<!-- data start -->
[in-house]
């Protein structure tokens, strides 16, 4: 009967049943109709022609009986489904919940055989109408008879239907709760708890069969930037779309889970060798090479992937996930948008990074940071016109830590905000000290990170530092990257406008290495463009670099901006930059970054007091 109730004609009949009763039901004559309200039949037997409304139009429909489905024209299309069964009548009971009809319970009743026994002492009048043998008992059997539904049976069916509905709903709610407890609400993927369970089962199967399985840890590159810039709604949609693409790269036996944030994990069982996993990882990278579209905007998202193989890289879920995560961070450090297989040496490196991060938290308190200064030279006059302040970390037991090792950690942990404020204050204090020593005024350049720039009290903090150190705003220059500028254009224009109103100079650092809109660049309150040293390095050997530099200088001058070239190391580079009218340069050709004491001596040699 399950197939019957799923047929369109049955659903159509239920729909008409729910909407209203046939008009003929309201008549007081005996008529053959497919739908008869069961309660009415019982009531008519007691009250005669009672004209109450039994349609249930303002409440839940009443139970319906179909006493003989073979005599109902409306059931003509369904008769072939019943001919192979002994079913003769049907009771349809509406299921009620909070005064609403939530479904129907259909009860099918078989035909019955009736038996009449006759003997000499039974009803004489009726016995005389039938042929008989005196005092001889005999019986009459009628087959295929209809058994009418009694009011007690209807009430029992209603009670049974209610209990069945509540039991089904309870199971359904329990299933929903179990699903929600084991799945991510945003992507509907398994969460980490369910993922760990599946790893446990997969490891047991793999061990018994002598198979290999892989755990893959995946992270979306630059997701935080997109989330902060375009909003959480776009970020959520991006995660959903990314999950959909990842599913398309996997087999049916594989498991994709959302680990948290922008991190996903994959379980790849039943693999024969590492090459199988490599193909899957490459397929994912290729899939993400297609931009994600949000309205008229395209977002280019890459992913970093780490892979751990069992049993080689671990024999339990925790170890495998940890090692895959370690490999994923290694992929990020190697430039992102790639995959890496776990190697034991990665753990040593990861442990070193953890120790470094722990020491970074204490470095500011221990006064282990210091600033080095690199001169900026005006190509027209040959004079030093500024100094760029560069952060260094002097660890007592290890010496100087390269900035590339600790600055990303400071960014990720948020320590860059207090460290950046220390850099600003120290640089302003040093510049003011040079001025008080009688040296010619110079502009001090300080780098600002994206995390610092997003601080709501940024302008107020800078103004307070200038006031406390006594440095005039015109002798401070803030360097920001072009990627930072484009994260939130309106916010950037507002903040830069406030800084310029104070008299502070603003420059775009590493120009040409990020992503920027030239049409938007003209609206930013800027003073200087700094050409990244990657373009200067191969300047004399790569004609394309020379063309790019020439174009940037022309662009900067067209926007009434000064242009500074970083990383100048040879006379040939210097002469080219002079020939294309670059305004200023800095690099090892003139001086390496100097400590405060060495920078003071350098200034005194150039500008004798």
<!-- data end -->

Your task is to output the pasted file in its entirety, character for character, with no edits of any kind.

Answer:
[in-house]
């Protein structure tokens, strides 16, 4: 009967049943109709022609009986489904919940055989109408008879239907709760708890069969930037779309889970060798090479992937996930948008990074940071016109830590905000000290990170530092990257406008290495463009670099901006930059970054007091 109730004609009949009763039901004559309200039949037997409304139009429909489905024209299309069964009548009971009809319970009743026994002492009048043998008992059997539904049976069916509905709903709610407890609400993927369970089962199967399985840890590159810039709604949609693409790269036996944030994990069982996993990882990278579209905007998202193989890289879920995560961070450090297989040496490196991060938290308190200064030279006059302040970390037991090792950690942990404020204050204090020593005024350049720039009290903090150190705003220059500028254009224009109103100079650092809109660049309150040293390095050997530099200088001058070239190391580079009218340069050709004491001596040699 399950197939019957799923047929369109049955659903159509239920729909008409729910909407209203046939008009003929309201008549007081005996008529053959497919739908008869069961309660009415019982009531008519007691009250005669009672004209109450039994349609249930303002409440839940009443139970319906179909006493003989073979005599109902409306059931003509369904008769072939019943001919192979002994079913003769049907009771349809509406299921009620909070005064609403939530479904129907259909009860099918078989035909019955009736038996009449006759003997000499039974009803004489009726016995005389039938042929008989005196005092001889005999019986009459009628087959295929209809058994009418009694009011007690209807009430029992209603009670049974209610209990069945509540039991089904309870199971359904329990299933929903179990699903929600084991799945991510945003992507509907398994969460980490369910993922760990599946790893446990997969490891047991793999061990018994002598198979290999892989755990893959995946992270979306630059997701935080997109989330902060375009909003959480776009970020959520991006995660959903990314999950959909990842599913398309996997087999049916594989498991994709959302680990948290922008991190996903994959379980790849039943693999024969590492090459199988490599193909899957490459397929994912290729899939993400297609931009994600949000309205008229395209977002280019890459992913970093780490892979751990069992049993080689671990024999339990925790170890495998940890090692895959370690490999994923290694992929990020190697430039992102790639995959890496776990190697034991990665753990040593990861442990070193953890120790470094722990020491970074204490470095500011221990006064282990210091600033080095690199001169900026005006190509027209040959004079030093500024100094760029560069952060260094002097660890007592290890010496100087390269900035590339600790600055990303400071960014990720948020320590860059207090460290950046220390850099600003120290640089302003040093510049003011040079001025008080009688040296010619110079502009001090300080780098600002994206995390610092997003601080709501940024302008107020800078103004307070200038006031406390006594440095005039015109002798401070803030360097920001072009990627930072484009994260939130309106916010950037507002903040830069406030800084310029104070008299502070603003420059775009590493120009040409990020992503920027030239049409938007003209609206930013800027003073200087700094050409990244990657373009200067191969300047004399790569004609394309020379063309790019020439174009940037022309662009900067067209926007009434000064242009500074970083990383100048040879006379040939210097002469080219002079020939294309670059305004200023800095690099090892003139001086390496100097400590405060060495920078003071350098200034005194150039500008004798």